The obligation to take a fresh oath to the new sovereign after a demise of the crown in my opinion ceased to be statutory in the eighteenth century. Since then, however, it has been continued by custom of Parliament. Nothing has been suggested to me which would lead me to suppose that the House desires any change.
Erksine May also states that there is no statutory obligation to take the oath after a demise.
The House of Lords requires peers to take a new oath before participating in parliamentary business. The ‘Companion to the Standing Orders and Guide to the Proceedings of the House of Lords’ states that “the oath of allegiance must be taken or solemn affirmation made by all members before they can sit and vote in the House: on introduction; in every new parliament; after a demise of the crown”. The taking of a new oath is optional for MPs.
After the death of Queen Elizabeth II, senior ministers and office holders in both Houses took a new oath in the sittings immediately following the demise.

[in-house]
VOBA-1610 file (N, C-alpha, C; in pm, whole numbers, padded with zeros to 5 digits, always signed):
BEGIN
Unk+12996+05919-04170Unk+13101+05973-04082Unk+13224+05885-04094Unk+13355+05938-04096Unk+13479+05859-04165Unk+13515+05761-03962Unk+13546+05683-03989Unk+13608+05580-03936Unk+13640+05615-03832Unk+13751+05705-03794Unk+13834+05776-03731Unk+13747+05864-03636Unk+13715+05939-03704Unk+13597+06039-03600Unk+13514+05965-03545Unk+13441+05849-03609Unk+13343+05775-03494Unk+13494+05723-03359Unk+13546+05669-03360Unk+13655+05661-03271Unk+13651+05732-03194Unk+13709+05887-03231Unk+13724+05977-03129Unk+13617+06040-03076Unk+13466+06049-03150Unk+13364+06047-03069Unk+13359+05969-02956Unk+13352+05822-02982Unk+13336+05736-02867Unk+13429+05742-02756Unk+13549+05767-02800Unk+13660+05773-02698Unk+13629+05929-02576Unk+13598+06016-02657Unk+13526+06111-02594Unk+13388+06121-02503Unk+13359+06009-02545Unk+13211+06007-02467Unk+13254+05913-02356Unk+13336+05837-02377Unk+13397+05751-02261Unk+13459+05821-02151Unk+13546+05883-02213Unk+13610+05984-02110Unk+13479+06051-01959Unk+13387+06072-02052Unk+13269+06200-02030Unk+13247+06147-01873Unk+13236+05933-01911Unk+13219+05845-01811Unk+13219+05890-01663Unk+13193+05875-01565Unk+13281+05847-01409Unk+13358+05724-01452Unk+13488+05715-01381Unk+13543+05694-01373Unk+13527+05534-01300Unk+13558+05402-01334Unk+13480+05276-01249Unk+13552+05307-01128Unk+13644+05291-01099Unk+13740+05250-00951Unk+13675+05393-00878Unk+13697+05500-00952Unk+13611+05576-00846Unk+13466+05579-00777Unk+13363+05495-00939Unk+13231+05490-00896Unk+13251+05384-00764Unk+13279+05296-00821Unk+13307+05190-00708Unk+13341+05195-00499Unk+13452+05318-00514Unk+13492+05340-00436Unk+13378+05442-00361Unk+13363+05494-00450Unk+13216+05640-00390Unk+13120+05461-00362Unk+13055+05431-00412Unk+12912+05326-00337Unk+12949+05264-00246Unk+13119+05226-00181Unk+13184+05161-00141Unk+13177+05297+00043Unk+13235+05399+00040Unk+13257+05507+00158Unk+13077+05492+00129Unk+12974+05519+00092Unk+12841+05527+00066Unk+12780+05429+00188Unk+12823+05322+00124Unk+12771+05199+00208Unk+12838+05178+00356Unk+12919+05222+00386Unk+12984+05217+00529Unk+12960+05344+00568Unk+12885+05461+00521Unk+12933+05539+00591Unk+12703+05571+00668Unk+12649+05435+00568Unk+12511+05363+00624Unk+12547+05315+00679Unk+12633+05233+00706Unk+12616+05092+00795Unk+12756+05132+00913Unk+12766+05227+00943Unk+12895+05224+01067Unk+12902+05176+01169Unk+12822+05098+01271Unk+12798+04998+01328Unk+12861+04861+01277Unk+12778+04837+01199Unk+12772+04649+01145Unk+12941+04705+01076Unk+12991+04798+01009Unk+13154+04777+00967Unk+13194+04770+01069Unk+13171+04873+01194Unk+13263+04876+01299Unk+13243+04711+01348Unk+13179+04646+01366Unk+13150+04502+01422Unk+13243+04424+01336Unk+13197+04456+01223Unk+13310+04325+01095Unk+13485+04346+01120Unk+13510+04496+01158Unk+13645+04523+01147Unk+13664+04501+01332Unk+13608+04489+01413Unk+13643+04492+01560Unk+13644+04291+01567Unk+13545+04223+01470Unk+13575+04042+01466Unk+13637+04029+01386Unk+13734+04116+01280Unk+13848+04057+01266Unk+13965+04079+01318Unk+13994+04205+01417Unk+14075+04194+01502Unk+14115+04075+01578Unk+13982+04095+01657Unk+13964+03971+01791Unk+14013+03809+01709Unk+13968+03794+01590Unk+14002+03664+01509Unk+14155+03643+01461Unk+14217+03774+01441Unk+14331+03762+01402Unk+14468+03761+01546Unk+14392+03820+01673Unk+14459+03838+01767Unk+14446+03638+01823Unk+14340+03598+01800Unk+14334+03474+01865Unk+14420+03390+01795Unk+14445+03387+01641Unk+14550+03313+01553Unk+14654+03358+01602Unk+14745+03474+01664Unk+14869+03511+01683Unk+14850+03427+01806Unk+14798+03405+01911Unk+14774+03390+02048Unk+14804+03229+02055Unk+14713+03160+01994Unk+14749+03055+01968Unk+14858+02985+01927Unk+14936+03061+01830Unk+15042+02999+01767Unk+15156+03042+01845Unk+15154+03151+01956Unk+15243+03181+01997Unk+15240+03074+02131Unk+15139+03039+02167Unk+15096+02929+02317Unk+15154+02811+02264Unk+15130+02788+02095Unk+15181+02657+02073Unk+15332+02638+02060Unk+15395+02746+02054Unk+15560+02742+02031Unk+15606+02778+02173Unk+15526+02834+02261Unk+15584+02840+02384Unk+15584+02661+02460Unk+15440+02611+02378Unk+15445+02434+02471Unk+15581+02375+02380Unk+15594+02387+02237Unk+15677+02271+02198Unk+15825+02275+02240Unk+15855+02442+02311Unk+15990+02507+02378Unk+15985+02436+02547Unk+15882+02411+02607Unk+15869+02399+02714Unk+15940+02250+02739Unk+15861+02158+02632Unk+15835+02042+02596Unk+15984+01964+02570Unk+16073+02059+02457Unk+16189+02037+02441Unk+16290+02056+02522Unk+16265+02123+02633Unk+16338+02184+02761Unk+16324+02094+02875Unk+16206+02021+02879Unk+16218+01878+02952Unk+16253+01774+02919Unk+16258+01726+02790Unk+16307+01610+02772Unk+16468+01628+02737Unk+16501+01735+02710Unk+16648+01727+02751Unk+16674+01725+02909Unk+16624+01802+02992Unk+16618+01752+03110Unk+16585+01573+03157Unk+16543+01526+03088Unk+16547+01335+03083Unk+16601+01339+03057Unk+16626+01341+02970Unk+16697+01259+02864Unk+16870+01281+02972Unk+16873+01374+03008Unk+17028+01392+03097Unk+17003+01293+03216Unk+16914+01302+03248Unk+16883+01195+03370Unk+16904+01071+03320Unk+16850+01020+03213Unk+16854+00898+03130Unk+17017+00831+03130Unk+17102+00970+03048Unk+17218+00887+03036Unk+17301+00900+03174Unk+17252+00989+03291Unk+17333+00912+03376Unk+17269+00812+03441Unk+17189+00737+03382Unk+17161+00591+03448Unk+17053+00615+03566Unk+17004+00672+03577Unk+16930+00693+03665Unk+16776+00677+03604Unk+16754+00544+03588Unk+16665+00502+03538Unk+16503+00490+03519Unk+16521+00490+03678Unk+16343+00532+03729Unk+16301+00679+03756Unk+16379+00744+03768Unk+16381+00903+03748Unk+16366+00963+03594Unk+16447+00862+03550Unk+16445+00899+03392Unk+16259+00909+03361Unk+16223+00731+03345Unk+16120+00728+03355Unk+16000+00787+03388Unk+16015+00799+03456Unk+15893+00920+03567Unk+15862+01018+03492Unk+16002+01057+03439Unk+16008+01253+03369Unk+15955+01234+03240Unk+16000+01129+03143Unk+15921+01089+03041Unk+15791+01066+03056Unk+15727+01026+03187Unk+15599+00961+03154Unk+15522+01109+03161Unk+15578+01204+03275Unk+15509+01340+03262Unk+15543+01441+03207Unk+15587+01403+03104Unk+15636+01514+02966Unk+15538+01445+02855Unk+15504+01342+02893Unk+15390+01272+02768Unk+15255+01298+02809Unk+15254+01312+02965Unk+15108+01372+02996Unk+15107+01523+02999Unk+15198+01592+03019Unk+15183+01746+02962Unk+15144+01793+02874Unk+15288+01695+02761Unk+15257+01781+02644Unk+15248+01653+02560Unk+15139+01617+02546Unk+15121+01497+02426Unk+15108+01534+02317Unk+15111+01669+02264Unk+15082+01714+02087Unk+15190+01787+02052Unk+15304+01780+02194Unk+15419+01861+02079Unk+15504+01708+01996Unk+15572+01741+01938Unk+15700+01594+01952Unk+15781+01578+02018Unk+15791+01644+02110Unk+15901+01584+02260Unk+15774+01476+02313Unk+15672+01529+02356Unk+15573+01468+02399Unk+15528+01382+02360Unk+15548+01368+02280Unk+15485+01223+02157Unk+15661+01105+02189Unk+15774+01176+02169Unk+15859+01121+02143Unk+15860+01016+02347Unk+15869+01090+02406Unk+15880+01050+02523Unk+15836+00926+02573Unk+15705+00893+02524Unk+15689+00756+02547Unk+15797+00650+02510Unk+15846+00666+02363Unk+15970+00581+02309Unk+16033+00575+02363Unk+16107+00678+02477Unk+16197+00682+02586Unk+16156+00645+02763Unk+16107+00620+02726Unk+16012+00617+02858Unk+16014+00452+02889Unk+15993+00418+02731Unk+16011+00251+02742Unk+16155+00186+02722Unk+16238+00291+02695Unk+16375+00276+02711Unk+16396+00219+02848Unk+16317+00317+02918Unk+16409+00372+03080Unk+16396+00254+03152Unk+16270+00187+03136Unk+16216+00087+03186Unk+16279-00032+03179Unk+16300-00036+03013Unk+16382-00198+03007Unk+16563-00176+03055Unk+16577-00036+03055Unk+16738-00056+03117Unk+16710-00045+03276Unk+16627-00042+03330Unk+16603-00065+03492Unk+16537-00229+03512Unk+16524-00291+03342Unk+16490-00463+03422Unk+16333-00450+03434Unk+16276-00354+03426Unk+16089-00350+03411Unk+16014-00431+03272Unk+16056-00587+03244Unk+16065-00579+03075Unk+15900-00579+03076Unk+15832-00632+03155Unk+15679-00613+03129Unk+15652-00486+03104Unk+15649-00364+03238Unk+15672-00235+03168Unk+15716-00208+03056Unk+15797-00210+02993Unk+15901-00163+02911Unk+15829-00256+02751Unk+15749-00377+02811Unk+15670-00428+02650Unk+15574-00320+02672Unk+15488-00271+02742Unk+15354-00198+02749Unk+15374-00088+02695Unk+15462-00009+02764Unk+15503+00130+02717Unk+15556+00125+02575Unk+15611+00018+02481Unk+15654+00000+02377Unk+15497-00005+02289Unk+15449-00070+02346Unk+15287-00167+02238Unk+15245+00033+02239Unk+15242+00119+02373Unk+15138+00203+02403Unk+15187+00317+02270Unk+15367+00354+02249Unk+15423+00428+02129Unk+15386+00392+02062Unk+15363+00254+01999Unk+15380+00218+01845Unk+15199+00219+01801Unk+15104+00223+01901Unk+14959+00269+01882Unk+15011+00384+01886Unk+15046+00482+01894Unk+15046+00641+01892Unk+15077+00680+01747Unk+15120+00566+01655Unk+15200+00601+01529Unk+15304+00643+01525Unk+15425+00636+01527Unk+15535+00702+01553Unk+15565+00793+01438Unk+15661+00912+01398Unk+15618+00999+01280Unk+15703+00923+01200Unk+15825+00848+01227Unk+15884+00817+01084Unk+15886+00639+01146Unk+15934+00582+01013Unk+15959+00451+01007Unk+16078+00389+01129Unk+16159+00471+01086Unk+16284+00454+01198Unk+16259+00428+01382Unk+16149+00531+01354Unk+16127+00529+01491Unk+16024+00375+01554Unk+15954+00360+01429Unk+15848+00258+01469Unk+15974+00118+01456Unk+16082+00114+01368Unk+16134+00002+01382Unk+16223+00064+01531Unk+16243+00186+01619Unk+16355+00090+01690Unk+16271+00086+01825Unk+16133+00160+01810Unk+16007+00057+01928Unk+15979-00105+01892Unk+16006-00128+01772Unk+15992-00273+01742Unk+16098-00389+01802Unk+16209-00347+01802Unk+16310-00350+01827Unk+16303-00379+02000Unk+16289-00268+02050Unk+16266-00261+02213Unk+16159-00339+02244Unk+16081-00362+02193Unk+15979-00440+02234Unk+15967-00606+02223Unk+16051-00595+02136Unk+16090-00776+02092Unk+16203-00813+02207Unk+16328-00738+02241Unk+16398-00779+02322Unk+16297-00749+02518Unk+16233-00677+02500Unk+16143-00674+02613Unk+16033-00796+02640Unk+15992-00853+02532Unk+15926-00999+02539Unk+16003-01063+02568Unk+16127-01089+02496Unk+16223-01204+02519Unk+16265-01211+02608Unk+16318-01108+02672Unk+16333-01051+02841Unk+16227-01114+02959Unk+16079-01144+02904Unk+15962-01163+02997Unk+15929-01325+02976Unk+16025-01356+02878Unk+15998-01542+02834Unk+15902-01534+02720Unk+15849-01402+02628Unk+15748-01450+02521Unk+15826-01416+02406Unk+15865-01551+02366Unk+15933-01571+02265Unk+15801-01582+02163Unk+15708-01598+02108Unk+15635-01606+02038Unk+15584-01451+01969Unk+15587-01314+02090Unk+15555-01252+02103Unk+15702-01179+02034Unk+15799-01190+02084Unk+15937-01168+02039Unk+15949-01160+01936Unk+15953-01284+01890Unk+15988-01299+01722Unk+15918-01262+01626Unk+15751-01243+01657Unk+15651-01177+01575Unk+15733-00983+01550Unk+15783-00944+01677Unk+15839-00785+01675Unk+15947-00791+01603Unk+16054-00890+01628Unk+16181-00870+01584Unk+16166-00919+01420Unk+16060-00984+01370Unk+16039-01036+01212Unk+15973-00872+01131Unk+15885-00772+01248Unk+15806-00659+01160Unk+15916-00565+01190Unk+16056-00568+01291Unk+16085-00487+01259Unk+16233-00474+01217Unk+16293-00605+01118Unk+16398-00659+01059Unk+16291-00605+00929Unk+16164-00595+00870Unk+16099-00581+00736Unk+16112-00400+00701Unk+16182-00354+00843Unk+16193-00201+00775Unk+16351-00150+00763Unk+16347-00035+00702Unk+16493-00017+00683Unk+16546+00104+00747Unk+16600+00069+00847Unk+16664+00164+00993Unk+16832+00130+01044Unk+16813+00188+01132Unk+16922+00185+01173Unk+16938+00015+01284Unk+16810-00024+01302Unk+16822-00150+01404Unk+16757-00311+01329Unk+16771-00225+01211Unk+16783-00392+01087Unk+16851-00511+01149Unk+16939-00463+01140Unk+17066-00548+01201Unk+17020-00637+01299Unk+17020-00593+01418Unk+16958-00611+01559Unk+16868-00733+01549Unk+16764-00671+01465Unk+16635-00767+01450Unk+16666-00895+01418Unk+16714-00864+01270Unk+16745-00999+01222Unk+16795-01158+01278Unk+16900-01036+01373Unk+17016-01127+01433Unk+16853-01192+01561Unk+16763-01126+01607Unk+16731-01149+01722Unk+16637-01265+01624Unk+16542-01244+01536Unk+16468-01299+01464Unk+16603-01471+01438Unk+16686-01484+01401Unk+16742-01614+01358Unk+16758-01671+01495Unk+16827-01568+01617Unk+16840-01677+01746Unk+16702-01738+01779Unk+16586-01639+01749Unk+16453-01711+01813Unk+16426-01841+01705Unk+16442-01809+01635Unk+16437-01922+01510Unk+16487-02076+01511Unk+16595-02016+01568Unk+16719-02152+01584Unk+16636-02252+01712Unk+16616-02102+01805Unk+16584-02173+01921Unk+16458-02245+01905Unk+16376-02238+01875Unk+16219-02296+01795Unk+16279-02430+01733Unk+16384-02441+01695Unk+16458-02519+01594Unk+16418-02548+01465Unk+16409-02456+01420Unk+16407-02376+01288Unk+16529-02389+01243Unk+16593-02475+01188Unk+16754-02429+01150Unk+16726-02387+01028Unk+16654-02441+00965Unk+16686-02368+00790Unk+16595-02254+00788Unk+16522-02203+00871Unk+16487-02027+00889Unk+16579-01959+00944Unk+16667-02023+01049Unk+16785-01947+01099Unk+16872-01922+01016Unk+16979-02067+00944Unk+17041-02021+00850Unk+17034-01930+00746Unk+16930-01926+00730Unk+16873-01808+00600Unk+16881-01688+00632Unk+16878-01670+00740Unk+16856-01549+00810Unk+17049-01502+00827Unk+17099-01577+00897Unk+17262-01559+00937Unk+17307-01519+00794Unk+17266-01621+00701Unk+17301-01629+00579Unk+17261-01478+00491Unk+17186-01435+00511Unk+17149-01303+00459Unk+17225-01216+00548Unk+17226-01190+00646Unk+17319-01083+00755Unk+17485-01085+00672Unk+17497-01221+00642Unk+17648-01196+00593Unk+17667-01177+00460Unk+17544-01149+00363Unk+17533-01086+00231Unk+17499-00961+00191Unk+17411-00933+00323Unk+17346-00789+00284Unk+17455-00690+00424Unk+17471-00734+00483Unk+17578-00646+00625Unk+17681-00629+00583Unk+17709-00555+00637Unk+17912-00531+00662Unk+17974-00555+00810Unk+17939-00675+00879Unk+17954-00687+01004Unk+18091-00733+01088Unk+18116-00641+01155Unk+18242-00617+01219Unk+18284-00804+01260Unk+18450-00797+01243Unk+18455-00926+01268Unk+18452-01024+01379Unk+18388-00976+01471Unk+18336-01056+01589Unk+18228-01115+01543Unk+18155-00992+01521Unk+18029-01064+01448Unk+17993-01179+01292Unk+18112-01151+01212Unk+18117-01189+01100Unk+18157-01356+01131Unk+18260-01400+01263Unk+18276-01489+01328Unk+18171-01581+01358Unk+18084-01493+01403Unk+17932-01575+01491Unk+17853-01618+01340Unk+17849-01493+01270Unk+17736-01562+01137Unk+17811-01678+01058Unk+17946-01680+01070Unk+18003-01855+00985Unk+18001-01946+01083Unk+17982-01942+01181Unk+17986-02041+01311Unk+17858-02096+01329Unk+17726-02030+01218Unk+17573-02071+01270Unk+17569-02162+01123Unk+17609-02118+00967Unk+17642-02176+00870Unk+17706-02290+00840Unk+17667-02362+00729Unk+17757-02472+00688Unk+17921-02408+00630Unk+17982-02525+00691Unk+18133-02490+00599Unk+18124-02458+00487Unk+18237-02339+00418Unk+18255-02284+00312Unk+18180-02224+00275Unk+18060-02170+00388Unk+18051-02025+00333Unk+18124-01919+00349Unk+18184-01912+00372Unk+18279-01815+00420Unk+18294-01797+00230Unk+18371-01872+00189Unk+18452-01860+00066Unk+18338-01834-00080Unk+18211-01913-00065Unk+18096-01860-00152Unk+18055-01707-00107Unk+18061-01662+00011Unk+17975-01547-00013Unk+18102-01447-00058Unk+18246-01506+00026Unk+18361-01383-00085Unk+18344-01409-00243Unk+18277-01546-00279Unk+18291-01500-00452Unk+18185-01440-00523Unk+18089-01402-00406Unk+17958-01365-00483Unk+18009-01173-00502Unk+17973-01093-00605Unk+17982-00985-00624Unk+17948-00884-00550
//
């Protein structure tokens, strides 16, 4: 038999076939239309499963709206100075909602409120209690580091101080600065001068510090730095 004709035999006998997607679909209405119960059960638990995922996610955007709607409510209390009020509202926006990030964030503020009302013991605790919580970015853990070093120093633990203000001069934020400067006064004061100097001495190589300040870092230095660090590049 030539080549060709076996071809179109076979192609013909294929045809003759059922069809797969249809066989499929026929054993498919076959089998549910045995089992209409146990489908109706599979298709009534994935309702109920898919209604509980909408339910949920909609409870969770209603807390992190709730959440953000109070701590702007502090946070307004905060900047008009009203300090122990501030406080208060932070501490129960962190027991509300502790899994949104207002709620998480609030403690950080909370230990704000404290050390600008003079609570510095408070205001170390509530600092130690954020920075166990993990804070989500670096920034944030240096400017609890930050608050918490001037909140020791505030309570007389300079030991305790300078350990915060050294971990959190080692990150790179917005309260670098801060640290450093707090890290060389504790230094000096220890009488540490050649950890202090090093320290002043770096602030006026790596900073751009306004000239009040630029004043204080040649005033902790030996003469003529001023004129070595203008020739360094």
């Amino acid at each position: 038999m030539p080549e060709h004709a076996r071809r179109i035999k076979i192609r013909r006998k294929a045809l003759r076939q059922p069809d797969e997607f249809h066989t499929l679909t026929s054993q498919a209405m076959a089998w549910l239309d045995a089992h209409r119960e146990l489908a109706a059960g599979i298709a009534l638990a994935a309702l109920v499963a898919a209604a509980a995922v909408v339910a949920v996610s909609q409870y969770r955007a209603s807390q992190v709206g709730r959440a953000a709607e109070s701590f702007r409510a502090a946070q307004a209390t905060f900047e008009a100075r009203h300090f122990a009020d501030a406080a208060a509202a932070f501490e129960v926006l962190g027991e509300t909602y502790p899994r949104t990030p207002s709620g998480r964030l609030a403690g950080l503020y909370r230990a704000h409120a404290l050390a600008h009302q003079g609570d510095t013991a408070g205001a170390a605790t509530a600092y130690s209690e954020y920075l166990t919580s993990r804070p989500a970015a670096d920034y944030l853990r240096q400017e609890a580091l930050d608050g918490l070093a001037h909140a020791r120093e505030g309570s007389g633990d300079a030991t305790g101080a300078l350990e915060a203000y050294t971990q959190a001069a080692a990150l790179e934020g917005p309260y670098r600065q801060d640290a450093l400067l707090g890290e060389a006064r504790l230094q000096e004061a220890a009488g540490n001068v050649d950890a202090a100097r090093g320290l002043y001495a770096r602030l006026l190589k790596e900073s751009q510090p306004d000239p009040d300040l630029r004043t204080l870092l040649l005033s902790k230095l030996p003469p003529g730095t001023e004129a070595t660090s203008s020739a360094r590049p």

3. Presentation of addresses
In 1956 and 2022, both Houses agreed messages of condolence to be presented to the new monarch.
After the death of King George VI, on 11 February 1952, the House of Commons received a message from the new Queen. It read:
I know that the House of Commons mourns with me the untimely death of my dear father. In spite of failing health he upheld to the end the ideal to which he pledged himself, of service to his peoples and the preservation of constitutional government. He has set before me an example of selfless dedication which I am resolved, with God’s help, faithfully to follow.
The House of Lords received the same message.
Following the reading of this message in the House of Commons chamber, the then prime minister, Winston Churchill, moved an humble address to the new Queen and also moved motions that messages of condolence be sent to the Queen Mother and Queen Mary, mother of the late King. Similarly, motions on the presentation of an humble address to the Queen and messages of condolence to the Queen Mother and Queen Mary were agreed in the House of Lords. These messages were conveyed in person to the Queen at Buckingham Palace on 13 February 1952.
Messages of condolence to King Charles III following the death of Queen Elizabeth II were delivered in person. Both Houses agreed messages of condolence to the new King in the form of an humble address following members’ tributes. These were presented to King Charles III at a ceremony in Westminster Hall on 12 September 2022. The King then immediately responded to the addresses.
4. Lying in state